Interfacial microstructure formation in A356/steel compound castings using metal coating
Peer reviewed, Journal article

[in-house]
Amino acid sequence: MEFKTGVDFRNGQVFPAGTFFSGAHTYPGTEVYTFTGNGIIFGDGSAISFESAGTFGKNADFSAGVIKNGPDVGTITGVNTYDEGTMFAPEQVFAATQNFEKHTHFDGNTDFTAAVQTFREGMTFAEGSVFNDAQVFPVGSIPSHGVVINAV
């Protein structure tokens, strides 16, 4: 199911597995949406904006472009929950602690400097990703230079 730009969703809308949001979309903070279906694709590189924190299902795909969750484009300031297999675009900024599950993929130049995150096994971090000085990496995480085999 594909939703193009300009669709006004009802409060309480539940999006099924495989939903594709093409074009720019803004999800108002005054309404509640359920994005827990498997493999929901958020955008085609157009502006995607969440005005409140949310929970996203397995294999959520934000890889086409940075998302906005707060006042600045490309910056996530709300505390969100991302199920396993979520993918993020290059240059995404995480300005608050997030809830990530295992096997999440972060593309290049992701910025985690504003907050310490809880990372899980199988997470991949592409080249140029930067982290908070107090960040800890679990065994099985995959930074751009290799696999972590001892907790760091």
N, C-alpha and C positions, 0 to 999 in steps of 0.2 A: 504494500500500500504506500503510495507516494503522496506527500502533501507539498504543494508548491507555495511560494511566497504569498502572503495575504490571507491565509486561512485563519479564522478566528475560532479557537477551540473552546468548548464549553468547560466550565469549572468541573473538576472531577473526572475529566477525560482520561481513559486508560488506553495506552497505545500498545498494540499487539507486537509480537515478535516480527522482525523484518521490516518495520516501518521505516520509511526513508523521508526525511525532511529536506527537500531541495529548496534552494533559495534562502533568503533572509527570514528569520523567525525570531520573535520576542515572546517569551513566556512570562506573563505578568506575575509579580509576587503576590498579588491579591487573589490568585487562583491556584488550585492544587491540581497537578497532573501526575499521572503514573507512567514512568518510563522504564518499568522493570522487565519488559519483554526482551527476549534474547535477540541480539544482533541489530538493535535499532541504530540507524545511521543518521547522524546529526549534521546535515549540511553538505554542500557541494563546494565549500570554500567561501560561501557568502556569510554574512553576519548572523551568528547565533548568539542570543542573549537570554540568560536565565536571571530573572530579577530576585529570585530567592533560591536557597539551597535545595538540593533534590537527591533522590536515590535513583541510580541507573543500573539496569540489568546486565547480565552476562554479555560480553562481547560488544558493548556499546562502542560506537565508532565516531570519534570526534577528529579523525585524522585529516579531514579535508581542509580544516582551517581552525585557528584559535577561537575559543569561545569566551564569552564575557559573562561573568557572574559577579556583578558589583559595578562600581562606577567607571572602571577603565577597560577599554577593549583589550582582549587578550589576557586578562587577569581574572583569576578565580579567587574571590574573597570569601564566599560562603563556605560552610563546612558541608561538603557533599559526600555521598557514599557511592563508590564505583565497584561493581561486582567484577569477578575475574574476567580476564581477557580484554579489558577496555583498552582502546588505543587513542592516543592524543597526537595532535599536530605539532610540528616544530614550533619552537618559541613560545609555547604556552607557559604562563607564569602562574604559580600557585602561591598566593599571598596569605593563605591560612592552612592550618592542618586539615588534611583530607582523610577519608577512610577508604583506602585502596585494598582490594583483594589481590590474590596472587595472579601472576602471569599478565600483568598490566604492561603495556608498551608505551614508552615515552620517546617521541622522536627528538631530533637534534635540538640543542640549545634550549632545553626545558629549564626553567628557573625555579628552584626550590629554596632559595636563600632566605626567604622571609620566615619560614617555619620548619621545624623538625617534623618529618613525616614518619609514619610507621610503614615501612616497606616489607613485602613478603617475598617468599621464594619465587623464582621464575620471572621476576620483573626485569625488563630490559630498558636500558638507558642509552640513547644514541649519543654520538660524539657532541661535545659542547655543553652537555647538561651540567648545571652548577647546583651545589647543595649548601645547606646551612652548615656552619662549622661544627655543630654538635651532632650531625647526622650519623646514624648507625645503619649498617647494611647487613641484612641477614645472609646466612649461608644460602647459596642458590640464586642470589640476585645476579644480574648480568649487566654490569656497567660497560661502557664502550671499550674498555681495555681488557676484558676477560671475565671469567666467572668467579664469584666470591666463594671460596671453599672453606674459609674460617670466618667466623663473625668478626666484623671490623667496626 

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Compound castings between aluminum and steel have great potential for applications in the automotive industry. However, due to large differences in thermal and mechanical properties between steel and aluminum, and the formation of stable aluminum oxides at the interface, it is difficult to form high strength metallic bonding between the two metals. In this work, A356/steel compound castings were produced through a gravity casting process. Various metal coatings, including galvanizing, aluminizing and brass-coating, were applied on the steel inserts to ensure that the A356 aluminum melt could react sufficiently with an oxide-free steel surface, resulting in a high-quality metallurgical bond. The reaction layer formed between the alloys was investigated using Optical Microscopy (OM), Scanning Electron Microscopy (SEM) and Energy Dispersive X-ray Spectroscopy (EDS). In addition, Vickers Micro-hardness was measured across the aluminum-steel interface. Results showed that metallurgical bonding could be achieved with all three coatings. However, for the brass-coated components only local bonding areas were found. In the aluminized and galvanized components, thick reaction layers consisting of binary Al-Fe and ternary Al-Fe-Si phases formed in the aluminum-steel interface. Between the A356 aluminum and aluminized layer, nearly no reaction layer formed. The mechanism for the formation of the various intermetallic phases at the reaction layers are discussed.